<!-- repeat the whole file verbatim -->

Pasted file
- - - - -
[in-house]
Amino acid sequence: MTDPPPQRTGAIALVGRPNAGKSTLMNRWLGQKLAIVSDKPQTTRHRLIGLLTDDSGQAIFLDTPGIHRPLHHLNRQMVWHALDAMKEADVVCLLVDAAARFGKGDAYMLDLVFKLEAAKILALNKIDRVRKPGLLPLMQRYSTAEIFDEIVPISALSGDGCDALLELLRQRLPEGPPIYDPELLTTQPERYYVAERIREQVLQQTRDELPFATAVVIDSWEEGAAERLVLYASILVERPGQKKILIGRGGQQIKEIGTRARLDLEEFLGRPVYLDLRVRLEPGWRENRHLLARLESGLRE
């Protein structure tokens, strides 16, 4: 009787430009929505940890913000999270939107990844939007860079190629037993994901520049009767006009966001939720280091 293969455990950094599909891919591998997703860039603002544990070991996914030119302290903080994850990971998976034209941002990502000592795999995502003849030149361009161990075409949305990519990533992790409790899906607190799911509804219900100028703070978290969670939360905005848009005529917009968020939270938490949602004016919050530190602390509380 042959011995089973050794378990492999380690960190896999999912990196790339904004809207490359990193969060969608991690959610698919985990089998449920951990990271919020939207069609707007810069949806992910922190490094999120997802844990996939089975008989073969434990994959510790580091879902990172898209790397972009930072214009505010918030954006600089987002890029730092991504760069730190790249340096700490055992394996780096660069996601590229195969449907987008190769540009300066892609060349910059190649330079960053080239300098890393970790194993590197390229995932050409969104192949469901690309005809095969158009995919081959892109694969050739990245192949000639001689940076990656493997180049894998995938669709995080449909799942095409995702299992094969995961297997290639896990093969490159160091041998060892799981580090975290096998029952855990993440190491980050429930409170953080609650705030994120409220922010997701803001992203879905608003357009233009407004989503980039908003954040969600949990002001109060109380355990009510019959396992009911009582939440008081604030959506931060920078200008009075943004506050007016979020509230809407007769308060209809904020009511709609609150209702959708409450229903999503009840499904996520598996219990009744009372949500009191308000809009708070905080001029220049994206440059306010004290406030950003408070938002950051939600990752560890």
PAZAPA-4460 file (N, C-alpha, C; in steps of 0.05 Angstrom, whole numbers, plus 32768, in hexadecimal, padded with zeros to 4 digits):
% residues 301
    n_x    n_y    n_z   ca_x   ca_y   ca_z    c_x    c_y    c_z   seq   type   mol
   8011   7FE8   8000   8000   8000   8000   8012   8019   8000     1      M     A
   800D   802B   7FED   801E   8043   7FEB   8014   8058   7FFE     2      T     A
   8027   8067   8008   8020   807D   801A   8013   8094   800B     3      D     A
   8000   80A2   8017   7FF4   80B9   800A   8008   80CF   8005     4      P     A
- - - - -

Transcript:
[in-house]
Amino acid sequence: MTDPPPQRTGAIALVGRPNAGKSTLMNRWLGQKLAIVSDKPQTTRHRLIGLLTDDSGQAIFLDTPGIHRPLHHLNRQMVWHALDAMKEADVVCLLVDAAARFGKGDAYMLDLVFKLEAAKILALNKIDRVRKPGLLPLMQRYSTAEIFDEIVPISALSGDGCDALLELLRQRLPEGPPIYDPELLTTQPERYYVAERIREQVLQQTRDELPFATAVVIDSWEEGAAERLVLYASILVERPGQKKILIGRGGQQIKEIGTRARLDLEEFLGRPVYLDLRVRLEPGWRENRHLLARLESGLRE
């Protein structure tokens, strides 16, 4: 009787430009929505940890913000999270939107990844939007860079190629037993994901520049009767006009966001939720280091 293969455990950094599909891919591998997703860039603002544990070991996914030119302290903080994850990971998976034209941002990502000592795999995502003849030149361009161990075409949305990519990533992790409790899906607190799911509804219900100028703070978290969670939360905005848009005529917009968020939270938490949602004016919050530190602390509380 042959011995089973050794378990492999380690960190896999999912990196790339904004809207490359990193969060969608991690959610698919985990089998449920951990990271919020939207069609707007810069949806992910922190490094999120997802844990996939089975008989073969434990994959510790580091879902990172898209790397972009930072214009505010918030954006600089987002890029730092991504760069730190790249340096700490055992394996780096660069996601590229195969449907987008190769540009300066892609060349910059190649330079960053080239300098890393970790194993590197390229995932050409969104192949469901690309005809095969158009995919081959892109694969050739990245192949000639001689940076990656493997180049894998995938669709995080449909799942095409995702299992094969995961297997290639896990093969490159160091041998060892799981580090975290096998029952855990993440190491980050429930409170953080609650705030994120409220922010997701803001992203879905608003357009233009407004989503980039908003954040969600949990002001109060109380355990009510019959396992009911009582939440008081604030959506931060920078200008009075943004506050007016979020509230809407007769308060209809904020009511709609609150209702959708409450229903999503009840499904996520598996219990009744009372949500009191308000809009708070905080001029220049994206440059306010004290406030950003408070938002950051939600990752560890």
PAZAPA-4460 file (N, C-alpha, C; in steps of 0.05 Angstrom, whole numbers, plus 32768, in hexadecimal, padded with zeros to 4 digits):
% residues 301
    n_x    n_y    n_z   ca_x   ca_y   ca_z    c_x    c_y    c_z   seq   type   mol
   8011   7FE8   8000   8000   8000   8000   8012   8019   8000     1      M     A
   800D   802B   7FED   801E   8043   7FEB   8014   8058   7FFE     2      T     A
   8027   8067   8008   8020   807D   801A   8013   8094   800B     3      D     A
   8000   80A2   8017   7FF4   80B9   800A   8008   80CF   8005     4      P     A